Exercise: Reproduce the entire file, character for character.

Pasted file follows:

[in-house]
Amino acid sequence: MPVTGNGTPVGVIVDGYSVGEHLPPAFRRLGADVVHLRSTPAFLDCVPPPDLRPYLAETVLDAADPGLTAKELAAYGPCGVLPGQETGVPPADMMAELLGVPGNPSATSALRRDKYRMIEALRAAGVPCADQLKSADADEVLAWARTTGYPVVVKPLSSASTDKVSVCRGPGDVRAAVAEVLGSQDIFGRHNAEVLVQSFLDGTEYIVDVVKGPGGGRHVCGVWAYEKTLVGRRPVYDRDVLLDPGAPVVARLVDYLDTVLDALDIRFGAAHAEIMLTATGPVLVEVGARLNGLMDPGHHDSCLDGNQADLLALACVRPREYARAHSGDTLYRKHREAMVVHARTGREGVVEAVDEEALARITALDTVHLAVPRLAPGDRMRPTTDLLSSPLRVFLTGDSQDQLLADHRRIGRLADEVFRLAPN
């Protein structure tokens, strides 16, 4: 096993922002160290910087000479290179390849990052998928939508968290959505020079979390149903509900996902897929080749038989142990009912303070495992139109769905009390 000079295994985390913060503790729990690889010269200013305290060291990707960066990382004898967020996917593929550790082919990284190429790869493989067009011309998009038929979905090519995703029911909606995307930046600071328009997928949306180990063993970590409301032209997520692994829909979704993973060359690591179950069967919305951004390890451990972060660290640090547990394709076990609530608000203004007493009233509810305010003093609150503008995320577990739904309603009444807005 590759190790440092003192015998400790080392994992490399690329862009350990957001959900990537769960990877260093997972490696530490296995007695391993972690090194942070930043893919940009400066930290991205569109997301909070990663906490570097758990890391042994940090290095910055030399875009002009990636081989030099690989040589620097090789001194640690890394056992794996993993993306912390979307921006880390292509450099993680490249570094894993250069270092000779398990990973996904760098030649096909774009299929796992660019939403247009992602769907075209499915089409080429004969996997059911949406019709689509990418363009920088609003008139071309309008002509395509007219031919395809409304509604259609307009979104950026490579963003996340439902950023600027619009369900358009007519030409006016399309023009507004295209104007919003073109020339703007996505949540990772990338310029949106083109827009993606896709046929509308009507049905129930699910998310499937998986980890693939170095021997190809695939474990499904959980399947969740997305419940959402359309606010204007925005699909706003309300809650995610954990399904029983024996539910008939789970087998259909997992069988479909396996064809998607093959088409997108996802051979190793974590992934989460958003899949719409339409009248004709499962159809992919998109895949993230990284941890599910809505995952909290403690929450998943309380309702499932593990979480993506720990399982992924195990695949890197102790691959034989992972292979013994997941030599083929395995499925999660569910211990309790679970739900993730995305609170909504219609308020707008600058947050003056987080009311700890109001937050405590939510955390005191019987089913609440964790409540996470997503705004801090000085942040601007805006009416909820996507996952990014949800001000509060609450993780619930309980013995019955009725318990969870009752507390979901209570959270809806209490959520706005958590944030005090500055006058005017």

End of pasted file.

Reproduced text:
[in-house]
Amino acid sequence: MPVTGNGTPVGVIVDGYSVGEHLPPAFRRLGADVVHLRSTPAFLDCVPPPDLRPYLAETVLDAADPGLTAKELAAYGPCGVLPGQETGVPPADMMAELLGVPGNPSATSALRRDKYRMIEALRAAGVPCADQLKSADADEVLAWARTTGYPVVVKPLSSASTDKVSVCRGPGDVRAAVAEVLGSQDIFGRHNAEVLVQSFLDGTEYIVDVVKGPGGGRHVCGVWAYEKTLVGRRPVYDRDVLLDPGAPVVARLVDYLDTVLDALDIRFGAAHAEIMLTATGPVLVEVGARLNGLMDPGHHDSCLDGNQADLLALACVRPREYARAHSGDTLYRKHREAMVVHARTGREGVVEAVDEEALARITALDTVHLAVPRLAPGDRMRPTTDLLSSPLRVFLTGDSQDQLLADHRRIGRLADEVFRLAPN
């Protein structure tokens, strides 16, 4: 096993922002160290910087000479290179390849990052998928939508968290959505020079979390149903509900996902897929080749038989142990009912303070495992139109769905009390 000079295994985390913060503790729990690889010269200013305290060291990707960066990382004898967020996917593929550790082919990284190429790869493989067009011309998009038929979905090519995703029911909606995307930046600071328009997928949306180990063993970590409301032209997520692994829909979704993973060359690591179950069967919305951004390890451990972060660290640090547990394709076990609530608000203004007493009233509810305010003093609150503008995320577990739904309603009444807005 590759190790440092003192015998400790080392994992490399690329862009350990957001959900990537769960990877260093997972490696530490296995007695391993972690090194942070930043893919940009400066930290991205569109997301909070990663906490570097758990890391042994940090290095910055030399875009002009990636081989030099690989040589620097090789001194640690890394056992794996993993993306912390979307921006880390292509450099993680490249570094894993250069270092000779398990990973996904760098030649096909774009299929796992660019939403247009992602769907075209499915089409080429004969996997059911949406019709689509990418363009920088609003008139071309309008002509395509007219031919395809409304509604259609307009979104950026490579963003996340439902950023600027619009369900358009007519030409006016399309023009507004295209104007919003073109020339703007996505949540990772990338310029949106083109827009993606896709046929509308009507049905129930699910998310499937998986980890693939170095021997190809695939474990499904959980399947969740997305419940959402359309606010204007925005699909706003309300809650995610954990399904029983024996539910008939789970087998259909997992069988479909396996064809998607093959088409997108996802051979190793974590992934989460958003899949719409339409009248004709499962159809992919998109895949993230990284941890599910809505995952909290403690929450998943309380309702499932593990979480993506720990399982992924195990695949890197102790691959034989992972292979013994997941030599083929395995499925999660569910211990309790679970739900993730995305609170909504219609308020707008600058947050003056987080009311700890109001937050405590939510955390005191019987089913609440964790409540996470997503705004801090000085942040601007805006009416909820996507996952990014949800001000509060609450993780619930309980013995019955009725318990969870009752507390979901209570959270809806209490959520706005958590944030005090500055006058005017």